The Save Tenterden Action Group (STAG) is a significant group of local Tenterden residents who, after three public meetings attracting over 600 people, have formed a committee to fight the Tenterden Southern Development proposed by Ashford Borough Council and supported by Tenterden Town Council.
Under Ashford Borough Council’s Core Strategy and the Tenterden and Rural Sites Development Plan Document (Click here to view the document ) it is proposed that 475 houses will be built on green fields between Smallhythe Road and Recreation Ground Road. The first 300 dwellings planned on zoned agricultural land would be built by 2016, followed by a further 175 homes by 2021 on productive farmland directly behind the first build site. An average of 25 houses is built in the town each year so Phase A alone would be the equivalent of 12 years growth in less than five years. The total expansion represents an increase of one sixth of all the dwellings in Tenterden and St Michaels combined.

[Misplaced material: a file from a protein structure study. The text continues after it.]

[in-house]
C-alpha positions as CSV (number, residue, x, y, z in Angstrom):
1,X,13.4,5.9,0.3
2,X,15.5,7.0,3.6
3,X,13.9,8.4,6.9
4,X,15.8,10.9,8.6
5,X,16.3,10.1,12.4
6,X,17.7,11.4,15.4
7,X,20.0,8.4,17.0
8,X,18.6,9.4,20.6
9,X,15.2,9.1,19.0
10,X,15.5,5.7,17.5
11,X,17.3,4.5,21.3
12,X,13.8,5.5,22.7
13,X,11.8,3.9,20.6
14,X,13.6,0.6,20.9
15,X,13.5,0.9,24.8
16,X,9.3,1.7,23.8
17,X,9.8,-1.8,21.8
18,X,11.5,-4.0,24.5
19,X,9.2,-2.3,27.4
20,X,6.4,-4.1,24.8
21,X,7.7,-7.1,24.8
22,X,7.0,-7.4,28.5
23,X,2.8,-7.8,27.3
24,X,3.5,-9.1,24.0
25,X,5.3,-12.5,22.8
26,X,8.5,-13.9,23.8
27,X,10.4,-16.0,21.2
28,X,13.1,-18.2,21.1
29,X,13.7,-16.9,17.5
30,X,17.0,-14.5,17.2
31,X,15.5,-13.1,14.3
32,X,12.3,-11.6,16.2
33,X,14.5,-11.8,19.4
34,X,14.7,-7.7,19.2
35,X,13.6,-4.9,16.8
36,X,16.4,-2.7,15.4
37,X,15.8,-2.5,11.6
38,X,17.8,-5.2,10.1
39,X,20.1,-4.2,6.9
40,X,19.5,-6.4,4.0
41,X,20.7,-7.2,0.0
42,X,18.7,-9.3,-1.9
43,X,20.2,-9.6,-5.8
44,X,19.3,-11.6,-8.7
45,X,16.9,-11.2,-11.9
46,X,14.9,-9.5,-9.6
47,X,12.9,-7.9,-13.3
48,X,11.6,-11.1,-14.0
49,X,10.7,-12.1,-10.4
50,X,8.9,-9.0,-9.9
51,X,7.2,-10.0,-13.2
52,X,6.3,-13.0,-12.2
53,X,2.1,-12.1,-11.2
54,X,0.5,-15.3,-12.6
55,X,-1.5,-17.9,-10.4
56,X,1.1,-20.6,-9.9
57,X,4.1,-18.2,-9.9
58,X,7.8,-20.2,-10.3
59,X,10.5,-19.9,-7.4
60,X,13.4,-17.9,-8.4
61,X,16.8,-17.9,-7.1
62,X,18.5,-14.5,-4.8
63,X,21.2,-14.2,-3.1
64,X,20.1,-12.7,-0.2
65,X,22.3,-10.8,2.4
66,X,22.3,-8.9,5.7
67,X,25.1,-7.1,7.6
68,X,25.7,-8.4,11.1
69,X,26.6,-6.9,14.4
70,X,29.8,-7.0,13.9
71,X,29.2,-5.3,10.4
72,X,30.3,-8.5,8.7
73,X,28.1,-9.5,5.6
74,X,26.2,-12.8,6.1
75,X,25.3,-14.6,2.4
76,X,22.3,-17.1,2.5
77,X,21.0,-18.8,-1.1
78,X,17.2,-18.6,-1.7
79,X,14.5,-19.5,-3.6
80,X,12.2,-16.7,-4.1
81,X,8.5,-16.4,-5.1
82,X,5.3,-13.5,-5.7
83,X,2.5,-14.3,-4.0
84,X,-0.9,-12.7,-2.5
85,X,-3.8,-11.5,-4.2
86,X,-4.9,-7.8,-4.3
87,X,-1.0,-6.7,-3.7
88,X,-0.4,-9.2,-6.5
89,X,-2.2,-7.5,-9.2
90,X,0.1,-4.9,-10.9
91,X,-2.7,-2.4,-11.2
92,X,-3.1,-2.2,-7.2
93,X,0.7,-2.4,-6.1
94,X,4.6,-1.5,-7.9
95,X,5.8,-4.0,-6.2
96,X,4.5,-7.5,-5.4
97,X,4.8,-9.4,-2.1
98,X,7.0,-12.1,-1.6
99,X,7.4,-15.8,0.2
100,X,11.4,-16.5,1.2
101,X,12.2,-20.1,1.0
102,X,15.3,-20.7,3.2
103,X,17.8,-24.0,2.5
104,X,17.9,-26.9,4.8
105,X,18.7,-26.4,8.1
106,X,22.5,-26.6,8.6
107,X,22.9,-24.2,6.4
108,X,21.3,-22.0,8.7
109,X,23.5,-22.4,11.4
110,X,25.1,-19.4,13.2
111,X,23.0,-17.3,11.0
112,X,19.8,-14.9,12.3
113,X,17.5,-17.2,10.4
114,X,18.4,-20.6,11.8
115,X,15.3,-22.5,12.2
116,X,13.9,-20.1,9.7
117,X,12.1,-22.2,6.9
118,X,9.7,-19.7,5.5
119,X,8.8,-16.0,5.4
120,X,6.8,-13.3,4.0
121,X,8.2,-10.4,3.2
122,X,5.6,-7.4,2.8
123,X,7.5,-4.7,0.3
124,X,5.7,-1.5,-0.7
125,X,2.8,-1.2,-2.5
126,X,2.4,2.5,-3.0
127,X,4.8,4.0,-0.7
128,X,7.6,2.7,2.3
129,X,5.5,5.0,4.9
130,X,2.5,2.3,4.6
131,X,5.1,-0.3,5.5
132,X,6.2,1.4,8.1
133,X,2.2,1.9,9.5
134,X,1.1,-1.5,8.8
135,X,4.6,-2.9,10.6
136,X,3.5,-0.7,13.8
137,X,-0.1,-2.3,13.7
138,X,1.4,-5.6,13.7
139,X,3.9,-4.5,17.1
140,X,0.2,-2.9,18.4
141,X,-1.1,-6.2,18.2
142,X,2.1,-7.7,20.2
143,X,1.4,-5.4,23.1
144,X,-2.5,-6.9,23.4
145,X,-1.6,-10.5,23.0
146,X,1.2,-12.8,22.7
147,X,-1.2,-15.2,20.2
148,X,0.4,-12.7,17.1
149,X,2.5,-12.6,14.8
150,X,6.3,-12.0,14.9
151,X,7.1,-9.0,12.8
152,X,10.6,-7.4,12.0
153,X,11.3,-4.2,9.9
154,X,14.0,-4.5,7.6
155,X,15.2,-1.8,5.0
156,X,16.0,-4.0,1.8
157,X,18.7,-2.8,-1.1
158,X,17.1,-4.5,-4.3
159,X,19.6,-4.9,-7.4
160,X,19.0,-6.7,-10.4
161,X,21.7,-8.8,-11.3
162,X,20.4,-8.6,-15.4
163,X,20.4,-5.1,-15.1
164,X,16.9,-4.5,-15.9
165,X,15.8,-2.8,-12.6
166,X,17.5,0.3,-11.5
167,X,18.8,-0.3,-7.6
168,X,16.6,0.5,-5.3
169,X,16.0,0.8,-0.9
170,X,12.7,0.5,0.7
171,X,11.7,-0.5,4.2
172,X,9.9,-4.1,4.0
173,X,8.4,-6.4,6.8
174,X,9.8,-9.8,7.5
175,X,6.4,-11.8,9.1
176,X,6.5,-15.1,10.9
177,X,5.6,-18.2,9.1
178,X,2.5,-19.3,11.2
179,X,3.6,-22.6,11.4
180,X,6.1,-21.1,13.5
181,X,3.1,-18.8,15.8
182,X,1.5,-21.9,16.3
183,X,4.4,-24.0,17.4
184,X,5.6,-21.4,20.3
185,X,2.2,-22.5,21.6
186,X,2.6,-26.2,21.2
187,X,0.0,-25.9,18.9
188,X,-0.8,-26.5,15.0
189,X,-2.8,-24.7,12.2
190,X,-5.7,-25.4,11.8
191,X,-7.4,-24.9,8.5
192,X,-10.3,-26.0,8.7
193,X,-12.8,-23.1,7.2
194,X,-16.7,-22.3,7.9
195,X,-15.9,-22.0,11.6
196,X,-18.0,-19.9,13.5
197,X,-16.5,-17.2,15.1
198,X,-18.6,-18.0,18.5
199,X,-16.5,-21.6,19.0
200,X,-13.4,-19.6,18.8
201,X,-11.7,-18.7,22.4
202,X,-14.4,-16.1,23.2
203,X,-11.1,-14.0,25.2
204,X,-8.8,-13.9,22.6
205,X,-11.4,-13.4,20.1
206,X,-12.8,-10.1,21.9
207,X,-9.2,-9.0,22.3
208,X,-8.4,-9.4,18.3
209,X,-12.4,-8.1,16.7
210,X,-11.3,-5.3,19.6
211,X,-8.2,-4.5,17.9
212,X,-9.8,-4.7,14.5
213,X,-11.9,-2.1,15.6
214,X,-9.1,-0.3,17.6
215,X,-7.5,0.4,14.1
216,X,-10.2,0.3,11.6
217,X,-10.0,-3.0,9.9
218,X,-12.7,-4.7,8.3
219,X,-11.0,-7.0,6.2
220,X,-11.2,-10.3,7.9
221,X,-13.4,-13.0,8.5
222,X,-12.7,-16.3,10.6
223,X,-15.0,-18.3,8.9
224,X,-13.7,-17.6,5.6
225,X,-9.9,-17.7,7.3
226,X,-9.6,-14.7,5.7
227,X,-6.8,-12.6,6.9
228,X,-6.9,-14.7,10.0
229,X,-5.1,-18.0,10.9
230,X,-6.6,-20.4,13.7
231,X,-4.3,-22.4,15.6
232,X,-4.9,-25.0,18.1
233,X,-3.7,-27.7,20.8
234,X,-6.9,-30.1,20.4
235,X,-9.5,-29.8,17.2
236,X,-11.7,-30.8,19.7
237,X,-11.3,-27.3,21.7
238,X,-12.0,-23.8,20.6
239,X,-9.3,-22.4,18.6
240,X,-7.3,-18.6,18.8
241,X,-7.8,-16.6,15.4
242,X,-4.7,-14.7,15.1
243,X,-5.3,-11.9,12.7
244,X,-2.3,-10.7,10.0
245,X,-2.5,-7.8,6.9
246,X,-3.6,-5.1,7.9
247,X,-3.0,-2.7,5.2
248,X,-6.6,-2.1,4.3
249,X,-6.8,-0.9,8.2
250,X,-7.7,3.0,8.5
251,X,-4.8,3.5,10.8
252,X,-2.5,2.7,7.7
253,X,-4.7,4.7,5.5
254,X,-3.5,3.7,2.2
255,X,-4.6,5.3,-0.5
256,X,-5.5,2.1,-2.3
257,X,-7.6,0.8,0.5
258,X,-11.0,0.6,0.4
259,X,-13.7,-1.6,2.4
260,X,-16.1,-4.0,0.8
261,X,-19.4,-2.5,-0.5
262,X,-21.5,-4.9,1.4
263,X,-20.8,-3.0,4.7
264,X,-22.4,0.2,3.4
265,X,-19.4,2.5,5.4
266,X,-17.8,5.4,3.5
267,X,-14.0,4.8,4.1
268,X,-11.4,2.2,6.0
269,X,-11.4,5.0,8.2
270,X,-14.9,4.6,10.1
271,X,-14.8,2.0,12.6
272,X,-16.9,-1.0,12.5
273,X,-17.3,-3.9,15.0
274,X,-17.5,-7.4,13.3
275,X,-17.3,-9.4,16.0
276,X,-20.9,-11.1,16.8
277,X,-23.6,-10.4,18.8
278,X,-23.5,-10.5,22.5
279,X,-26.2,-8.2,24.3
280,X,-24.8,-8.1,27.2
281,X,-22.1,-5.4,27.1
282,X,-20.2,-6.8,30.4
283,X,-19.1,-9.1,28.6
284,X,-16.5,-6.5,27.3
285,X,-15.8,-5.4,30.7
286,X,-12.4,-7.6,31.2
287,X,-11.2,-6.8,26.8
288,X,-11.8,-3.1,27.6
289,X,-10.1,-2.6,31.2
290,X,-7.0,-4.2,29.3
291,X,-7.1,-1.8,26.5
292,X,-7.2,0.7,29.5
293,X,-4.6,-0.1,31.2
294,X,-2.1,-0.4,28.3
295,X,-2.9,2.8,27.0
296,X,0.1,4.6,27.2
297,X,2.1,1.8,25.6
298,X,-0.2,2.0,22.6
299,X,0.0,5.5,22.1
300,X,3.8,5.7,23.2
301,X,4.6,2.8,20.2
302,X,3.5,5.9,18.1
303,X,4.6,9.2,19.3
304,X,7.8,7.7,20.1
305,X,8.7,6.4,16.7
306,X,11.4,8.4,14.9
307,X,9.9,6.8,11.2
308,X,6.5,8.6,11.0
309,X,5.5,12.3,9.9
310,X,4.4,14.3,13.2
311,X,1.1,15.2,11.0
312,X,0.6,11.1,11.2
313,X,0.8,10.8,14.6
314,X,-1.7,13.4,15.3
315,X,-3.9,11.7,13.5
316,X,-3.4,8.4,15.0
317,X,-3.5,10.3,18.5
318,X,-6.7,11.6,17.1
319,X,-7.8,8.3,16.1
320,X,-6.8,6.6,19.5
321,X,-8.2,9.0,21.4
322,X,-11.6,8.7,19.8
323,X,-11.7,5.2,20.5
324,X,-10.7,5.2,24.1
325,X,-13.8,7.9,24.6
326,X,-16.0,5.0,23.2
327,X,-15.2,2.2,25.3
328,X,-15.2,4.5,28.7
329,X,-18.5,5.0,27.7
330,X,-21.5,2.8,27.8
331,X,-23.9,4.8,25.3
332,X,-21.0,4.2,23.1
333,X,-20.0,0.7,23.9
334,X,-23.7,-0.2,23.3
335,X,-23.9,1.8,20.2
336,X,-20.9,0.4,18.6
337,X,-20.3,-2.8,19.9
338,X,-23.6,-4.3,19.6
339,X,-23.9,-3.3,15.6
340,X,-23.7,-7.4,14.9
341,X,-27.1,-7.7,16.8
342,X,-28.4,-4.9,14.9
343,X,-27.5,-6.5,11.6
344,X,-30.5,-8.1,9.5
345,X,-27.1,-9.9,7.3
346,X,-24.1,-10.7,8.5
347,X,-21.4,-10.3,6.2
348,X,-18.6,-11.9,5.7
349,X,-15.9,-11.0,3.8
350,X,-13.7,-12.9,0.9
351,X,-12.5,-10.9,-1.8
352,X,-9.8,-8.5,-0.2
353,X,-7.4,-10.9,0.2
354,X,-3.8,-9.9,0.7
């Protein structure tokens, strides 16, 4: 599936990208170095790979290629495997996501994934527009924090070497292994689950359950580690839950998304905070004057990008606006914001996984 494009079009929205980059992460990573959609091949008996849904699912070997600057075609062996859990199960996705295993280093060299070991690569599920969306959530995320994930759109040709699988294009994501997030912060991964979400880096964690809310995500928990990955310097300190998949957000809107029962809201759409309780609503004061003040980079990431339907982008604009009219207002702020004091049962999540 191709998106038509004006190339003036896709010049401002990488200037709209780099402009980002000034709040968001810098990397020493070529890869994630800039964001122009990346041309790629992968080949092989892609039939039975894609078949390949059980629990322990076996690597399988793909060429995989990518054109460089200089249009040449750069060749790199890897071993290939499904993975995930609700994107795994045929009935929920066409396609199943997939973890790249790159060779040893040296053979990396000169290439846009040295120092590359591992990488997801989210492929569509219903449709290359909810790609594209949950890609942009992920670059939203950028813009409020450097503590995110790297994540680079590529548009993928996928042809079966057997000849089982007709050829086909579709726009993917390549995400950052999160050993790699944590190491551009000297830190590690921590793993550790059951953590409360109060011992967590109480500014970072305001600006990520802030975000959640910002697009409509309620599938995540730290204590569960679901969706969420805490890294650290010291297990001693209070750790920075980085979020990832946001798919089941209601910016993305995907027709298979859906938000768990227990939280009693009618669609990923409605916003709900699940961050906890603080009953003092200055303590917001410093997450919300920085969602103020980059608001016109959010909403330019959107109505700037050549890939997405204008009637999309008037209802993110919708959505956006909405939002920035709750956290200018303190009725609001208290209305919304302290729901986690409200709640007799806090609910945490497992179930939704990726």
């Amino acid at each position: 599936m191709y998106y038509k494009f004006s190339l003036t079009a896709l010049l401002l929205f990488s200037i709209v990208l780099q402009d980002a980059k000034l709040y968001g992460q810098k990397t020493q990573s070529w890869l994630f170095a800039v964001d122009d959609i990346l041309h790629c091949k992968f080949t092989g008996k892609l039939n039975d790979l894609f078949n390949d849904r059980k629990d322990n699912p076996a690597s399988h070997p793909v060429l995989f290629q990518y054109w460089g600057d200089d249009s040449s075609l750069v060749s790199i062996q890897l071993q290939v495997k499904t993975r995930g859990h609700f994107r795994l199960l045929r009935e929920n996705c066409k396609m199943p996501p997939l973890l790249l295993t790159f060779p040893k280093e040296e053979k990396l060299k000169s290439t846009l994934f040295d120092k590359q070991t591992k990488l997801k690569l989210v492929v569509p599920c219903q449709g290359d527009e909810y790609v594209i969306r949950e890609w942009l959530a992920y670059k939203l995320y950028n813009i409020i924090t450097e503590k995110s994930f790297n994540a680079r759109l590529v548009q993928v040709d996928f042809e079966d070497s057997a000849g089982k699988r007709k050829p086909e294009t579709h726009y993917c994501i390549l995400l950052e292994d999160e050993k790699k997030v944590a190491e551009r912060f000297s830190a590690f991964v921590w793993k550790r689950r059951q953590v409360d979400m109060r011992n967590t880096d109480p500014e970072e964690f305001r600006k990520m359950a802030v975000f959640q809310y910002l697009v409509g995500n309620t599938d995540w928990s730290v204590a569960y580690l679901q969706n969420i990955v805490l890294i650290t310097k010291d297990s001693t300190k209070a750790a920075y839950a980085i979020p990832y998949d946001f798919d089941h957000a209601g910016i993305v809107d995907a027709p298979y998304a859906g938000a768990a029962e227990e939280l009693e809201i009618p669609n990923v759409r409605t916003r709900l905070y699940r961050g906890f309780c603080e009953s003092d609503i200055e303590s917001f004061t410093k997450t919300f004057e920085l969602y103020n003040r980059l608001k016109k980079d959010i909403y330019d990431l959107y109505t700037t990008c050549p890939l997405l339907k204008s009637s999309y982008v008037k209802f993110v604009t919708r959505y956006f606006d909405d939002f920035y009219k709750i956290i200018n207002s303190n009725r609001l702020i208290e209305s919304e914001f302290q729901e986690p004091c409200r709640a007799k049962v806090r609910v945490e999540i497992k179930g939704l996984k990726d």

Ashford Borough Council is in the process of reviewing the Core Strategy – of which the Development Plan Document forms a part – but until that is completed towards the end of 2013 the threat of this large scale development looms large.
Tenterden Town Council and its sub-committees, the Council’s appointed agent and various landowners have been making progress towards the masterplanning stage of the development proposals. Some information is available from the Town Council’s website pages in minutes of the Town Council’s meetings and those of its Finance and General Purposes Committee but as most of the discussion takes place in private there is generally only limited information available to the public.
We believe that this massive development will severely damage the town. The increase in traffic, the extra demand for water, particularly now that we live in a formally declared drought area, and for sewerage supplies as well as increased strain on the services of the town such as medical and school facilities will be significant should such a large increase in the number of residents go ahead. The town has limited employment opportunities, having no factories or large offices and poor means of public transport.